Earlier this month (October 2016), parts of the coastal Pacific Northwest faced nearly a week of heavy rains and high winds as a series of storms crashed ashore. An intense Pacific jet stream, amplified by interaction with the remnants of Typhoon Songda, carried copious amounts of moisture into the coastal mountains of Washington and Oregon, with the most intense rainfall occurring October 13th-17th. Forecasts of widespread hurricane-force wind gusts failed to materialize, but localized wind gusts were nonetheless impressive: peak wind gusts were 70 mph near Honey Lake, CA, 89 mph near Incline Village, NV, 94 mph near Megler, WA, and 103 mph near Oceanside, OR. In addition, two rare tornadoes managed to touch down in the coastal Oregon cities of Manzanita and Oceanside, with substantial structure and tree damage reported in Manzanita.
Noteworthy though the winds may have been, the widespread heavy rainfall was the most impactful aspect of these storms. Our preliminary MetStorm analysis of regional rainfall shows just how widespread the heavy rainfall was, particularly in mountainous areas. Many high-elevation locations recorded in excess of 6″ of rain during this 4-day period, with our analysis indicating a local maximum of up to 20″ in the Olympic Mountains of northwestern Washington.
Even in lower-lying areas between mountain ranges, including such cities as Portland, OR and Seattle, WA, rainfall was substantial enough to push several areas towards their wettest Octobers on record. The rainy season is usually just ramping up through October in the Northwest, so several-inch lowland rainfall events in October are not particularly common, although they wouldn’t be out of place later in the season. The majority of the area received rainfall consistent with what one would expect to occur at least once a year. However, isolated pockets in the mountains and in the Puget Sound region saw much rarer heavy rains, consistent with recurrence intervals in the 10- to 1000-year range. This is particularly impressive when considering that the heaviest rains in these areas generally tend to occur between November and April.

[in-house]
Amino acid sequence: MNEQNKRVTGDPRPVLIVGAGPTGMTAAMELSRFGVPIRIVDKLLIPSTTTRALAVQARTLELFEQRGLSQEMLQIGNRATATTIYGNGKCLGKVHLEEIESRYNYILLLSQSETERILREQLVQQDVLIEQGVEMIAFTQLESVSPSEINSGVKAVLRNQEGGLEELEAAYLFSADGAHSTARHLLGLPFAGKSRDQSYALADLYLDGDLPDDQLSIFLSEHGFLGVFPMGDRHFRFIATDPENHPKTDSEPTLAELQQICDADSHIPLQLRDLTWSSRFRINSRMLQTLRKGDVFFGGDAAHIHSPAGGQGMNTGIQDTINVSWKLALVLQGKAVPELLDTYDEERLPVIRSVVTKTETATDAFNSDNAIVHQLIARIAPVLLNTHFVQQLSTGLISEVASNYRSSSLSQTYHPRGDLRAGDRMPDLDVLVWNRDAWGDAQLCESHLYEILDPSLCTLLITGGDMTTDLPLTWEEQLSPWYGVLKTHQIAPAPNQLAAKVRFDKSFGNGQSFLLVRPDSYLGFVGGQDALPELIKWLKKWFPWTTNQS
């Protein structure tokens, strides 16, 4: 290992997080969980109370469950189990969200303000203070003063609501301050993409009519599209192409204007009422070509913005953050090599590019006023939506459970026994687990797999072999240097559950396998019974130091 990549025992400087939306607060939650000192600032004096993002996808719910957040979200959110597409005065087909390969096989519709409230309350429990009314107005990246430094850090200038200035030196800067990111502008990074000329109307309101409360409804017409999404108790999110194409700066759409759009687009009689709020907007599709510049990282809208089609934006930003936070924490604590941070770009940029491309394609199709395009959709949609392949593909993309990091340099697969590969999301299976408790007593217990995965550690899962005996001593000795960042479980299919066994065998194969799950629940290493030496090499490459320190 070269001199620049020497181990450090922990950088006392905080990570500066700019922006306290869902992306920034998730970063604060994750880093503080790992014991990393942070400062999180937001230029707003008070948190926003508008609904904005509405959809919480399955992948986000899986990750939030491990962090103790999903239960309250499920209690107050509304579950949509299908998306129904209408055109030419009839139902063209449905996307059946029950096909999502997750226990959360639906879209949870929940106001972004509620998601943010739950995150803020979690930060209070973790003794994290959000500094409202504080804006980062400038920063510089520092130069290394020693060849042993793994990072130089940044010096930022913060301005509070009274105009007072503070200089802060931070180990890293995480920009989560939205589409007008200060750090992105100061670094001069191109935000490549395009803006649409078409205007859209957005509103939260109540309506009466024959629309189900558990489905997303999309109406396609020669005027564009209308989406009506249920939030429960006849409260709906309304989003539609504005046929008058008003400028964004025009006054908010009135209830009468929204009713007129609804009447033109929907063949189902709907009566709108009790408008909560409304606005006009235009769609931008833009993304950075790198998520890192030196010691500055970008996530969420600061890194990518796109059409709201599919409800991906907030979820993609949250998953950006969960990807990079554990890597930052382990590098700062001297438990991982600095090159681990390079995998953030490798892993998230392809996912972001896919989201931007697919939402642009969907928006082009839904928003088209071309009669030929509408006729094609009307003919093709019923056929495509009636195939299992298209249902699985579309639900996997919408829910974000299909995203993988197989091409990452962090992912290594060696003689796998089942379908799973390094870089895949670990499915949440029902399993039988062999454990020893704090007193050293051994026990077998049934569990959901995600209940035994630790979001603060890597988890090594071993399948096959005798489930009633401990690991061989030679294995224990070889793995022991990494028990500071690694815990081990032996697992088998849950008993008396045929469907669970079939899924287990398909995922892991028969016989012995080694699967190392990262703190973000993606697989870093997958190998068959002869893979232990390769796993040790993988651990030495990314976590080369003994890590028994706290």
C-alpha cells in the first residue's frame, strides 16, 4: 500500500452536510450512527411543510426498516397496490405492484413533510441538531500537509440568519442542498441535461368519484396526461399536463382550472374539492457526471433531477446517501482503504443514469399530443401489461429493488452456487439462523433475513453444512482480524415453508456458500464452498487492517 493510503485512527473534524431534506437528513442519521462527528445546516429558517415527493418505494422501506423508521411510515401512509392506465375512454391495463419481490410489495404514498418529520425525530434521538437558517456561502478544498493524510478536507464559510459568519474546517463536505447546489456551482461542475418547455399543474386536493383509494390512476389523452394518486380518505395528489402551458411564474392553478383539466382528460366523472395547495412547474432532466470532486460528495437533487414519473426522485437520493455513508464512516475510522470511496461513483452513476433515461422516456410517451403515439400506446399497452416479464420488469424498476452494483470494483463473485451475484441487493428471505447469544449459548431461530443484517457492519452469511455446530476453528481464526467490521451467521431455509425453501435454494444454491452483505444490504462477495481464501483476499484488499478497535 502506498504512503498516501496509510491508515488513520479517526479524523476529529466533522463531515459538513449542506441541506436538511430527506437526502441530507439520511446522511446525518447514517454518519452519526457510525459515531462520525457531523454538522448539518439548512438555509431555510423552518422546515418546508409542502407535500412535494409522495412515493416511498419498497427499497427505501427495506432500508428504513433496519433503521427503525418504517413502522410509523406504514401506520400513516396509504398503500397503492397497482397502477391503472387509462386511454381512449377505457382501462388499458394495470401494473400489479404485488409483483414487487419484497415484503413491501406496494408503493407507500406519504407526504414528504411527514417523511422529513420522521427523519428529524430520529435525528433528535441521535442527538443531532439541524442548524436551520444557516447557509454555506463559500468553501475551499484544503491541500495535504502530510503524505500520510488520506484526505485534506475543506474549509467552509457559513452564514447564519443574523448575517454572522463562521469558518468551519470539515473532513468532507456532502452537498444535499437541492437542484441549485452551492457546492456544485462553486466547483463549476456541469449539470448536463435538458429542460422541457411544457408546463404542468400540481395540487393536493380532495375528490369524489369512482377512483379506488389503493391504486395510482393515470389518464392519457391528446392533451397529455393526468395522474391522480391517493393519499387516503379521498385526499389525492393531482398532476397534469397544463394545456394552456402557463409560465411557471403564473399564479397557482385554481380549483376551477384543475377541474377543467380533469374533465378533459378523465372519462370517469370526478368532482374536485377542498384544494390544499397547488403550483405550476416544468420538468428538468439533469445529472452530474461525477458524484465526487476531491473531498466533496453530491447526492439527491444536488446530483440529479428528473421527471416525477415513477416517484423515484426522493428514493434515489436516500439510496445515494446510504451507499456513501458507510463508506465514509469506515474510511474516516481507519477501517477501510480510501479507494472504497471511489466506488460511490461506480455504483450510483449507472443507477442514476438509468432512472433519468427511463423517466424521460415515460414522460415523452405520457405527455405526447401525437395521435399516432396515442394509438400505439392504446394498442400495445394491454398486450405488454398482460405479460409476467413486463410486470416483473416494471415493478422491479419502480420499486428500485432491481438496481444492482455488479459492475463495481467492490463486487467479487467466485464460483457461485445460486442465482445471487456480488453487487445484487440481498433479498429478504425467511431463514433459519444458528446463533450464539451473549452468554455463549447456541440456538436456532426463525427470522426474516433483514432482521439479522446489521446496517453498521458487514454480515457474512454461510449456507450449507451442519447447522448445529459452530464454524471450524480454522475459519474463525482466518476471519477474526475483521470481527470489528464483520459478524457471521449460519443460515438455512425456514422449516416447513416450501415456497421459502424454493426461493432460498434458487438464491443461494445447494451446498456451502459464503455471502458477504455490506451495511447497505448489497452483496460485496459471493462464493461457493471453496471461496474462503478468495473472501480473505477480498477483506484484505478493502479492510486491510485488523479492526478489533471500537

MetStorm’s mass curve analysis illustrates how this multi-day event unfolded. The point of heaviest rainfall in our analysis is isolated, and two fields from that location are plotted below: hourly rainfall values throughout the event (shaded), and cumulative rainfall since the beginning of the event. Several distinct low pressure systems, including one associated with the remnants of what had been Super Typhoon Songda in the west Pacific Ocean several days earlier, brought distinct waves of rainfall to the region. While hourly values never exceeded 1″, the persistence of moderate to heavy rain over such a lengthy period added up–to over 20″ in this case.
Flooding fortunately proved to be minimal with this event, but many areas in the Northwest are now dealing with very saturated ground heading into what forecasters expect could be a wetter-than-average winter. If rainfall events of this magnitude continue to occur this winter, more severe flooding and mudslides are certainly a possibility.
Please note that the maps presented here are preliminary and will be updated when new data become available. If you are interested in this product, or any other product from our MetStorm Precipitation Analysis tool, please email us or send us a message though our contacts page here.